Thursday, August 25, 2011
While on my walk near Earls Court on Monday I made a fascinating discovery -- Brompton Cemetery. I was utterly unaware of this huge graveyard, where tangled tall grasses, sweet peas and wildflowers grow over and around more than 35,000 headstones. Many of the stones date from the Victorian and Edwardian periods, and feature sculptures and detailed epitaphs about the people buried there.
Many people think of cemeteries as morbid, depressing places. In the U.S. they tend to be vast, carefully tended lawns, empty of activity. But this one is more like a park -- in fact, it's operated by The Royal Parks and there were people walking dogs, sitting on benches, reading, jogging and lounging in the sun. It was interesting to see so much activity in a cemetery.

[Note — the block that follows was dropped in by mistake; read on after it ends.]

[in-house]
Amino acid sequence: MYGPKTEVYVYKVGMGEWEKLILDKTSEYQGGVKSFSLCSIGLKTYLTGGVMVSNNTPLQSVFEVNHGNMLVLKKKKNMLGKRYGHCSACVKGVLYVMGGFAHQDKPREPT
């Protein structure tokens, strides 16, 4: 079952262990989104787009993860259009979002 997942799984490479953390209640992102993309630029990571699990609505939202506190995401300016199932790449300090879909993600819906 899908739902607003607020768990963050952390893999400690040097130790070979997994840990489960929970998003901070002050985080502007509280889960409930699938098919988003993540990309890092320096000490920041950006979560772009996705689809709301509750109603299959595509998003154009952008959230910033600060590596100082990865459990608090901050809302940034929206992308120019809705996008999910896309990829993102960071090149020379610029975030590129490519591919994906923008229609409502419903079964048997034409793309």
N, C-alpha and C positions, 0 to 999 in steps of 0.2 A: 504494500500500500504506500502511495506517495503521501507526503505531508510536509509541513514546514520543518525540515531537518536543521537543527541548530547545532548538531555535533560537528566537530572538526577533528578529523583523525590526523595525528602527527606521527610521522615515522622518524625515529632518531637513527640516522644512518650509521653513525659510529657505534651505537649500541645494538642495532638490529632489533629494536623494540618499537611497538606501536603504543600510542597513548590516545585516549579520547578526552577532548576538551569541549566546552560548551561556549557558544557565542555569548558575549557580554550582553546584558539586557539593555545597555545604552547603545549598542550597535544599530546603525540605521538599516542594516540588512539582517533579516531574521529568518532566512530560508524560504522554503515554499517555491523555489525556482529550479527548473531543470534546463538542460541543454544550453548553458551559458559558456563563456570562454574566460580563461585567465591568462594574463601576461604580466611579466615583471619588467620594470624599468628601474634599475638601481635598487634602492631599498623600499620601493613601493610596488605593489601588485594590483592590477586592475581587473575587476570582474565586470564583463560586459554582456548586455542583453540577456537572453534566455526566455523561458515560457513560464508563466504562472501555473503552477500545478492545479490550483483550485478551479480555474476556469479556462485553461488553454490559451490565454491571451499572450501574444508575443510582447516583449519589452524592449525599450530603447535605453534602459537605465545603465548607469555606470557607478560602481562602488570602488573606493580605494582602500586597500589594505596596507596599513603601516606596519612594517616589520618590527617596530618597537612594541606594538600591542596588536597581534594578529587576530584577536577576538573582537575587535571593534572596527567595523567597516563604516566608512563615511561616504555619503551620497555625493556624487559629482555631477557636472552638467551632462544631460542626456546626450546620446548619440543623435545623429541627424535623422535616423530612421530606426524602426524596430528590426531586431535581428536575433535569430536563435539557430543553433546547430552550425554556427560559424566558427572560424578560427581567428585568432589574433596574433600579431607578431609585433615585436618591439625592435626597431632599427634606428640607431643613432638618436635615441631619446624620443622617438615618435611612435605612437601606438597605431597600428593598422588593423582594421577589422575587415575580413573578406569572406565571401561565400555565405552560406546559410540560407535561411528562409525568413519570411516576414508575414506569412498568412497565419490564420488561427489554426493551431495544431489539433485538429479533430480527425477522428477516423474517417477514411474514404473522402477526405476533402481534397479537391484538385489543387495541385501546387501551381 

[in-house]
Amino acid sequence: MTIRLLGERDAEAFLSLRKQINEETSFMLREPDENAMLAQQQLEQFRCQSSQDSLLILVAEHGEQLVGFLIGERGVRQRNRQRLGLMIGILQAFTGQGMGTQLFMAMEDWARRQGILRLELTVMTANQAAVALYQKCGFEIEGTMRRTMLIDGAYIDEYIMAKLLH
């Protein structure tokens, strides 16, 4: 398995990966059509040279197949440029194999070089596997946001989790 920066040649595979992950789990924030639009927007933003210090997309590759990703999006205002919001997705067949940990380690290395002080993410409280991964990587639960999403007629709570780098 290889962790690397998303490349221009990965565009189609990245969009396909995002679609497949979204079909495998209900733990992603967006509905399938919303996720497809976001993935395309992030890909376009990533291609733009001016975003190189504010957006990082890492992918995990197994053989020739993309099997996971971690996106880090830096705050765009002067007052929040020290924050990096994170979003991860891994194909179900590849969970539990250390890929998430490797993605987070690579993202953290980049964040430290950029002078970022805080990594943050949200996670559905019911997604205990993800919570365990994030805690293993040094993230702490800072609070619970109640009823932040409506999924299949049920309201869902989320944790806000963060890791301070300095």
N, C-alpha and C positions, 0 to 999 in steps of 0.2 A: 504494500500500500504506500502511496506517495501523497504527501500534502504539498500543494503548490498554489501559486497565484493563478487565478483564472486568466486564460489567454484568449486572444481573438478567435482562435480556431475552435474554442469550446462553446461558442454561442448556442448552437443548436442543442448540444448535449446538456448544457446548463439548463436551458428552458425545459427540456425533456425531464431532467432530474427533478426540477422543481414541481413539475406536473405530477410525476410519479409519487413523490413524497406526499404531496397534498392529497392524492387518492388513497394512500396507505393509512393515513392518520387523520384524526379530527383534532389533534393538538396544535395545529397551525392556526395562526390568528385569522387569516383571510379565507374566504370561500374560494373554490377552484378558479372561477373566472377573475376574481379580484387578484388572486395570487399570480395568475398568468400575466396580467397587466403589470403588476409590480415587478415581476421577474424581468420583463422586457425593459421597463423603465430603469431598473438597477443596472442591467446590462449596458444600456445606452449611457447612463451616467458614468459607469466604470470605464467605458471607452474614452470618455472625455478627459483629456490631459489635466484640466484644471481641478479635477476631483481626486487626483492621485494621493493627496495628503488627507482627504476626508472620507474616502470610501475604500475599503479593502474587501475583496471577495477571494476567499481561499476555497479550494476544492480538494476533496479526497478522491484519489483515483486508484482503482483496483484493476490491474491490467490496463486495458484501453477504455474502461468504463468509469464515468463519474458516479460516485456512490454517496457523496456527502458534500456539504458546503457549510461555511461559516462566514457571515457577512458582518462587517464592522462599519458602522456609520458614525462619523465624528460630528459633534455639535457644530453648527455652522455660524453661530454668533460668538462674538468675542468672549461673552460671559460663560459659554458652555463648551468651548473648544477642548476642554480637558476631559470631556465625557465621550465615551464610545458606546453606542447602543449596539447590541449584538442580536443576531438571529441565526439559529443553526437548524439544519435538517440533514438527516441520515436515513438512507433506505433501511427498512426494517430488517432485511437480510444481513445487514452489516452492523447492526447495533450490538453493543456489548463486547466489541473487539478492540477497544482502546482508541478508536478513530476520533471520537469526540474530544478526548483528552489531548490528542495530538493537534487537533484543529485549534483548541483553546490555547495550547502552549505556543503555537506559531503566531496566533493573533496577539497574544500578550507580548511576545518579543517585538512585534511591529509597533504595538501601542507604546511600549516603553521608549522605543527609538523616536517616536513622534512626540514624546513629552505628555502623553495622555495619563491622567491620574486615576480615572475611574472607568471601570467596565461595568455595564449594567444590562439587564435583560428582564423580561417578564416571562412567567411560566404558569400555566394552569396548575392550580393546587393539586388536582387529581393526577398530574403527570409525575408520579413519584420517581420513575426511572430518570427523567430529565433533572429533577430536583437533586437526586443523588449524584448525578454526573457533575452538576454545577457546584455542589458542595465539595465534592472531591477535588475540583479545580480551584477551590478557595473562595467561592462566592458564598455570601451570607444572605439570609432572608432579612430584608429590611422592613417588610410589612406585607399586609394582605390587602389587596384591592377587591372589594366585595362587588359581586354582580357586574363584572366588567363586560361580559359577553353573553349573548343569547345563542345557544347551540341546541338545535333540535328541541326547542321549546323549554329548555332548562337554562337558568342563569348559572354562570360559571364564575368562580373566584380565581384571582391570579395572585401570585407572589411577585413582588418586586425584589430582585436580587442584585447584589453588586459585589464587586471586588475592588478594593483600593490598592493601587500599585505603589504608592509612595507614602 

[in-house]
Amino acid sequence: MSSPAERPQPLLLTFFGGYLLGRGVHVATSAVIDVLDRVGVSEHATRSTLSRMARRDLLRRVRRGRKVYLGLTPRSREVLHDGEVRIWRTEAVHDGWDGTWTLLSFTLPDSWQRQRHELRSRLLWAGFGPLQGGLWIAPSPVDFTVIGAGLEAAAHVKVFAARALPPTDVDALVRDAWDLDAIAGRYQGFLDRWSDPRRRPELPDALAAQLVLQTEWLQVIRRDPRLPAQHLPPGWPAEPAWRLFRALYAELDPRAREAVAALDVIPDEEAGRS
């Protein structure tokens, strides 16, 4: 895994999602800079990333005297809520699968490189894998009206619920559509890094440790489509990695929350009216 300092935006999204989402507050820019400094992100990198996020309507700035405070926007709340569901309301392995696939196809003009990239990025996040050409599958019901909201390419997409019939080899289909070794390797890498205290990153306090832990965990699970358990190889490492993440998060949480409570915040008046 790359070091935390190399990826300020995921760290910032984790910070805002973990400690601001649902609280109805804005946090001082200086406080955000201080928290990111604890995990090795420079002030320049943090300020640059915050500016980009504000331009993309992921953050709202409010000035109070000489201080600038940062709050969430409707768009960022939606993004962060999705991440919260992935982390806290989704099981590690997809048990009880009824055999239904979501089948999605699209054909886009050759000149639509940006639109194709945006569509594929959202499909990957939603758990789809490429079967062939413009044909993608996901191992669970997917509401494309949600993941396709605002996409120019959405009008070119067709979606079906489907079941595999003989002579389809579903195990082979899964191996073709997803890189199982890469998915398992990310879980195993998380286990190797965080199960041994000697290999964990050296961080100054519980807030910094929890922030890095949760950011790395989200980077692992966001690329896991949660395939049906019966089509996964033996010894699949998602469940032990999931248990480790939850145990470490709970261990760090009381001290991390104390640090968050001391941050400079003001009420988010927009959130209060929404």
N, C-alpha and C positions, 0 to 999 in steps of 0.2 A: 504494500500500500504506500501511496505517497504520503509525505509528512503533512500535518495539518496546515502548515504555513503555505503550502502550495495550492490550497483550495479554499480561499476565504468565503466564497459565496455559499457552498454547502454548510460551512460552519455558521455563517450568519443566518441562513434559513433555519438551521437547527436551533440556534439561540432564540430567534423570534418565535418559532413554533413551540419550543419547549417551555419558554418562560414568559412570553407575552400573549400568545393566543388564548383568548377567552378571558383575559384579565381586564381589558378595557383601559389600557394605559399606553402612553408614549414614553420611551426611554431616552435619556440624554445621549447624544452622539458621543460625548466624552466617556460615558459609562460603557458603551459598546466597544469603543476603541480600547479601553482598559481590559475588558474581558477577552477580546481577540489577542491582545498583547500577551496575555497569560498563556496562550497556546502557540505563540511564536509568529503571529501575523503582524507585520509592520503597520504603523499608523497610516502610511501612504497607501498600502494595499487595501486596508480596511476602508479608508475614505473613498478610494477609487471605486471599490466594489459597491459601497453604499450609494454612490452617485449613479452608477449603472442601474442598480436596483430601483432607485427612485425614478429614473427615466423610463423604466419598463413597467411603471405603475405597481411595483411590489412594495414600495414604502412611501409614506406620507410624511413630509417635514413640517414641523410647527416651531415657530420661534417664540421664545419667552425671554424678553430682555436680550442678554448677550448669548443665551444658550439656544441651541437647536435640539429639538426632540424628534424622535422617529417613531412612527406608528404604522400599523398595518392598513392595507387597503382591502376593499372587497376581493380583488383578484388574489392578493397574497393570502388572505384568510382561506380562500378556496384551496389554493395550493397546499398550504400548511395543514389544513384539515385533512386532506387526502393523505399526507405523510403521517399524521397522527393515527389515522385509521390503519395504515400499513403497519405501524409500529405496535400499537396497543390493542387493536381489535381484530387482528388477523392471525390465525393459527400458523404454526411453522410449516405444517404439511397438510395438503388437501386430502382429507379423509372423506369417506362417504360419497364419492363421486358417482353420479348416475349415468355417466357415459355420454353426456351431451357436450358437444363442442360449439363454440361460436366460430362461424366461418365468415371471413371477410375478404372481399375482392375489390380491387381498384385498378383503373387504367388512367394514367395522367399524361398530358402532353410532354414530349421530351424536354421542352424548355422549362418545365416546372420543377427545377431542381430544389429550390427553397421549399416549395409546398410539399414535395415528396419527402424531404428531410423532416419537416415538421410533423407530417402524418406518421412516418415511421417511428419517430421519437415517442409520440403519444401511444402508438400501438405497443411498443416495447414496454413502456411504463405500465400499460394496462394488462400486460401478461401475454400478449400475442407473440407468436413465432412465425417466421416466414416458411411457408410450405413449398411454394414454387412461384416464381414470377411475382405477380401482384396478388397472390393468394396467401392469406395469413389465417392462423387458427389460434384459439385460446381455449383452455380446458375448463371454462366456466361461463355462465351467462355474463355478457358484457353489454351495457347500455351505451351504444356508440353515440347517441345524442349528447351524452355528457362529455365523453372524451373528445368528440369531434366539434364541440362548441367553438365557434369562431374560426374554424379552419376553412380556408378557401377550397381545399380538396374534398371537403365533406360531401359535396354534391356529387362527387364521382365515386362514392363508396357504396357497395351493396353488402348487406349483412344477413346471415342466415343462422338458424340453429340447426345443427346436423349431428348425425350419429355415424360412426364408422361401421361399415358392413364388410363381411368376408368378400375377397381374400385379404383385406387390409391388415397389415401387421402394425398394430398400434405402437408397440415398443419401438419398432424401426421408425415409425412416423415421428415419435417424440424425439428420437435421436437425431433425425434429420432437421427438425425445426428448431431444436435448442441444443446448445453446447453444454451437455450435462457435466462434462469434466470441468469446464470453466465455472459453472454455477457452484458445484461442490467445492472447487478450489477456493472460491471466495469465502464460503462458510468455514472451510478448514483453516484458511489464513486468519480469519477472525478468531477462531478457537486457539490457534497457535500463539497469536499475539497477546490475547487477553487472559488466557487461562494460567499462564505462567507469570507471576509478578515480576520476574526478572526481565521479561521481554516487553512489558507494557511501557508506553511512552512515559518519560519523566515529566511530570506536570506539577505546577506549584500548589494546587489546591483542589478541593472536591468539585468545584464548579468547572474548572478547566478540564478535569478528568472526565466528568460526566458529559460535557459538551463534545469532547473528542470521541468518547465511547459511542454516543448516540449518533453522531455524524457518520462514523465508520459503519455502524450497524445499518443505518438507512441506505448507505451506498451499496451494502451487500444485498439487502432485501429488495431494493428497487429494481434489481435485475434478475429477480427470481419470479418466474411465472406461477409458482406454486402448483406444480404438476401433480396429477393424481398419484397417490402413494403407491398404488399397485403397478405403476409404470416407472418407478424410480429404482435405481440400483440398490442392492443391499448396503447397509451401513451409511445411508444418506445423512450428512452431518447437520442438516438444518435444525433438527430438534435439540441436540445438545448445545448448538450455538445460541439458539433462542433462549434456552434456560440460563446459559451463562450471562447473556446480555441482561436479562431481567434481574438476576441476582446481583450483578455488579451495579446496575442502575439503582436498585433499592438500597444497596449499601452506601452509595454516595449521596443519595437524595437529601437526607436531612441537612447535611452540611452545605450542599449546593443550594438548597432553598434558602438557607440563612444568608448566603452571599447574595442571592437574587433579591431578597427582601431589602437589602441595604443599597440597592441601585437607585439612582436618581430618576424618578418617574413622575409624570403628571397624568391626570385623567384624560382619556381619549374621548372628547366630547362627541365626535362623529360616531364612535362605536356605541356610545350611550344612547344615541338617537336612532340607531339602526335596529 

A few small animals were out and about. The big blackbirds seemed Poe-ish and a bit creepy, and I saw several squirrels lying with their bellies against the cool gravestones, like this one. I suppose it must be comfortable. (Not sure where that squirrel got his peanut -- I suspect someone fed him, but it wasn't me.)
Aside from rows and rows of headstones, there are a large chapel with twin colonnades and many mausoleums on the property, some of them quite ornate. Supposedly many well-known Londoners are buried here, but the only name I recognized was that of Blanche Roosevelt, an American author and opera singer.
It's an amazing place to wander, especially with a camera. I was already on my way home when I found it, and I wound up spending an hour there!